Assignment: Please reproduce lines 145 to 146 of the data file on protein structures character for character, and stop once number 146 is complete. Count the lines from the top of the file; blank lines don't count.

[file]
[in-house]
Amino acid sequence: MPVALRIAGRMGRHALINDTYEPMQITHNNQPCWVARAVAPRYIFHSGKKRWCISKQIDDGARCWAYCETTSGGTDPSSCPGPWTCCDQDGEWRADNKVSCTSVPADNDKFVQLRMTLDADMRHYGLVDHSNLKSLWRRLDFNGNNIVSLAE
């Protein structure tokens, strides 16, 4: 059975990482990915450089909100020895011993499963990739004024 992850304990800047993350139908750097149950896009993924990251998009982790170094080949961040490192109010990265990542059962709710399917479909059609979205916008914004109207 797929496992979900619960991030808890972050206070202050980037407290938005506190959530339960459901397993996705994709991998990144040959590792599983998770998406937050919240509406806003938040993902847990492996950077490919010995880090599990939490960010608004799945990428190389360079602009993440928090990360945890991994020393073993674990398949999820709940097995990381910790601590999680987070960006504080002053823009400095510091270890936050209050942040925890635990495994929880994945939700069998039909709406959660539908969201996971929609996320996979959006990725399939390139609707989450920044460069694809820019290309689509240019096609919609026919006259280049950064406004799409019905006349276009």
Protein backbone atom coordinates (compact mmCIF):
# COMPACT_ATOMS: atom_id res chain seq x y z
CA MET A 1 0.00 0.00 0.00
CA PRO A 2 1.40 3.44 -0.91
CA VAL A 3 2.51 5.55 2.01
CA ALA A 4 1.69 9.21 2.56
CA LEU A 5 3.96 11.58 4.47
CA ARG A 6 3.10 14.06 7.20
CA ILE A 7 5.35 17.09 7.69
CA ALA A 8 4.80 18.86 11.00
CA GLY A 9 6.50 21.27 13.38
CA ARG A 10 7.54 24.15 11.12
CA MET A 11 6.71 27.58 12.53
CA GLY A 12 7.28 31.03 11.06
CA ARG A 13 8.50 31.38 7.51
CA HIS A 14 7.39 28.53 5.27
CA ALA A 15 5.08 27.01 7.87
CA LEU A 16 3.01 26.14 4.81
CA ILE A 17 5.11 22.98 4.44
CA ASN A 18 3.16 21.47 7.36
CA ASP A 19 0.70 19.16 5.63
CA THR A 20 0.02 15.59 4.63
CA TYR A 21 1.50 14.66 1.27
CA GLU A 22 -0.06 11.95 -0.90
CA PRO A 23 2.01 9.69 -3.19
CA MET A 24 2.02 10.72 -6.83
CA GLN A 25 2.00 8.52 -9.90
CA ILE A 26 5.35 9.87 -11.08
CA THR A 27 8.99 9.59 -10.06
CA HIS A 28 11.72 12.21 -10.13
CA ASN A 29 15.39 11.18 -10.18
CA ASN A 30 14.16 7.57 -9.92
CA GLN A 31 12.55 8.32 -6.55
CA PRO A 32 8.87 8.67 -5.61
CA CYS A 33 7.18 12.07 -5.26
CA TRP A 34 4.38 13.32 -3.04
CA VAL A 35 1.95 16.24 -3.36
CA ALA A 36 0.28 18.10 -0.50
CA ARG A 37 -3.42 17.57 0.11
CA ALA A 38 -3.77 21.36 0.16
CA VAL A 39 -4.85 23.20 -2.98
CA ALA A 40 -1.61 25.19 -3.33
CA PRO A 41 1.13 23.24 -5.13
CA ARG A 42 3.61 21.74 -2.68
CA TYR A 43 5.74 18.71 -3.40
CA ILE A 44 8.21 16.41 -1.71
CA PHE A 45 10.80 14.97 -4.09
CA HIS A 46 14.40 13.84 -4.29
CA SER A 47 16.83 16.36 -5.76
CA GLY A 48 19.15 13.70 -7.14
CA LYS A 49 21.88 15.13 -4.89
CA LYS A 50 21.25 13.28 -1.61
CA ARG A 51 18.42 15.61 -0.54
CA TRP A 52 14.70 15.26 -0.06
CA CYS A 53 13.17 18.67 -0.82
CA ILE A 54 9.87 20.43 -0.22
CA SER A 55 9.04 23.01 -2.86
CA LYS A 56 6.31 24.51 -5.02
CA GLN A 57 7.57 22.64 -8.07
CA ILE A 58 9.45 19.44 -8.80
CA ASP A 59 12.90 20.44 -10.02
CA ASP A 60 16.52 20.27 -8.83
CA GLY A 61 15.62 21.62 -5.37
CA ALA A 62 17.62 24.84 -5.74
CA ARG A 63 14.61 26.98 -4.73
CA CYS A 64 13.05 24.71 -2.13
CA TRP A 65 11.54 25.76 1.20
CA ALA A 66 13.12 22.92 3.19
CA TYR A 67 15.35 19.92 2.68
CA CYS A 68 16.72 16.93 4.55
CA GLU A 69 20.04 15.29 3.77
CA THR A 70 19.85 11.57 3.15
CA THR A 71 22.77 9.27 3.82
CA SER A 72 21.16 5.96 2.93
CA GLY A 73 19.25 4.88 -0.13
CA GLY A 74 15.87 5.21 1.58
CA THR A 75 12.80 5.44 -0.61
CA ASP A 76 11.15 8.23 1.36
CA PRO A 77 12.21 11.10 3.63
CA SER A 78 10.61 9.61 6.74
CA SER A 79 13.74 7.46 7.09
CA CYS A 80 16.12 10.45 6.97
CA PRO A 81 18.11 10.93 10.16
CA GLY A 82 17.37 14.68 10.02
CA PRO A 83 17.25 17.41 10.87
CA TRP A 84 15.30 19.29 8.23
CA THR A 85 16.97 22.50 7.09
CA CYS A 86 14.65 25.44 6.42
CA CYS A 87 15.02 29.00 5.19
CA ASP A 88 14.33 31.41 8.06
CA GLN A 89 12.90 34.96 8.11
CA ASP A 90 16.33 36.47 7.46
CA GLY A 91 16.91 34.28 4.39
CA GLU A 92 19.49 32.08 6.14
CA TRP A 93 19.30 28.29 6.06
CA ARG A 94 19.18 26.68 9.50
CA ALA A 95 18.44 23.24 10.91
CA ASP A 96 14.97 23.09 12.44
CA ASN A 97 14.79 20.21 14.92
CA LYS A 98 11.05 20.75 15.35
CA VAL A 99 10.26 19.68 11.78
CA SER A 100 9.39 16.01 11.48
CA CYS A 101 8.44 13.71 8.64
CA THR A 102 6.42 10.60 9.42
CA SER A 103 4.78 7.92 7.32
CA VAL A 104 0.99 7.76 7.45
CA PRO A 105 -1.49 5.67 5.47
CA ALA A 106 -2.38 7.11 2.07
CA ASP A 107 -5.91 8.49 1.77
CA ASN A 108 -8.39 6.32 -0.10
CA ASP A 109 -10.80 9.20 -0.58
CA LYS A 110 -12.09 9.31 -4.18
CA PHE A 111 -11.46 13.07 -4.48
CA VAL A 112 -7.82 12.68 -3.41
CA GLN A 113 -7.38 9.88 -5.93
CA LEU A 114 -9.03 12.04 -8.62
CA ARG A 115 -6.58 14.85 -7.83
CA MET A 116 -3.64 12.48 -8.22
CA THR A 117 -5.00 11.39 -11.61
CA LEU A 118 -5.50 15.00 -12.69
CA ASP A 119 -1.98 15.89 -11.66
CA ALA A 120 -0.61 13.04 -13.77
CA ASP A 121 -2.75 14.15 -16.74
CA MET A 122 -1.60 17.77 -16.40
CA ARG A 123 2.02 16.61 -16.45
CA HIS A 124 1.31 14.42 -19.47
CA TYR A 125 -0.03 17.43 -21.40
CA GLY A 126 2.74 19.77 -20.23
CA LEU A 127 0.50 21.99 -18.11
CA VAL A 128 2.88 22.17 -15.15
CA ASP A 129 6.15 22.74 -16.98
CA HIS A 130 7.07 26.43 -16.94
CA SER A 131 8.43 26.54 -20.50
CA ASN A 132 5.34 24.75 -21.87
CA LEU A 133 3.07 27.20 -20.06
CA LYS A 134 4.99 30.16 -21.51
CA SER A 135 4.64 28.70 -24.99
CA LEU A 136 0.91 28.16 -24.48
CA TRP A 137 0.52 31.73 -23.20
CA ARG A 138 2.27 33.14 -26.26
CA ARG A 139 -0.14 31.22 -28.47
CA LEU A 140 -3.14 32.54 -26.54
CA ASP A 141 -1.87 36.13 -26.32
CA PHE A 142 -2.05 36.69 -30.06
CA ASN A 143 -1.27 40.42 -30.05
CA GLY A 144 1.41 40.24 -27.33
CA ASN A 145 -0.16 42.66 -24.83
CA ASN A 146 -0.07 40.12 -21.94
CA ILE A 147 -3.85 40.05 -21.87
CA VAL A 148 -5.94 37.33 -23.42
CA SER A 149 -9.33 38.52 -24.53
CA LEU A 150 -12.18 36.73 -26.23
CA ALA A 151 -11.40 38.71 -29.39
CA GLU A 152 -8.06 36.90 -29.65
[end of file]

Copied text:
CA LEU A 140 -3.14 32.54 -26.54
CA ASP A 141 -1.87 36.13 -26.32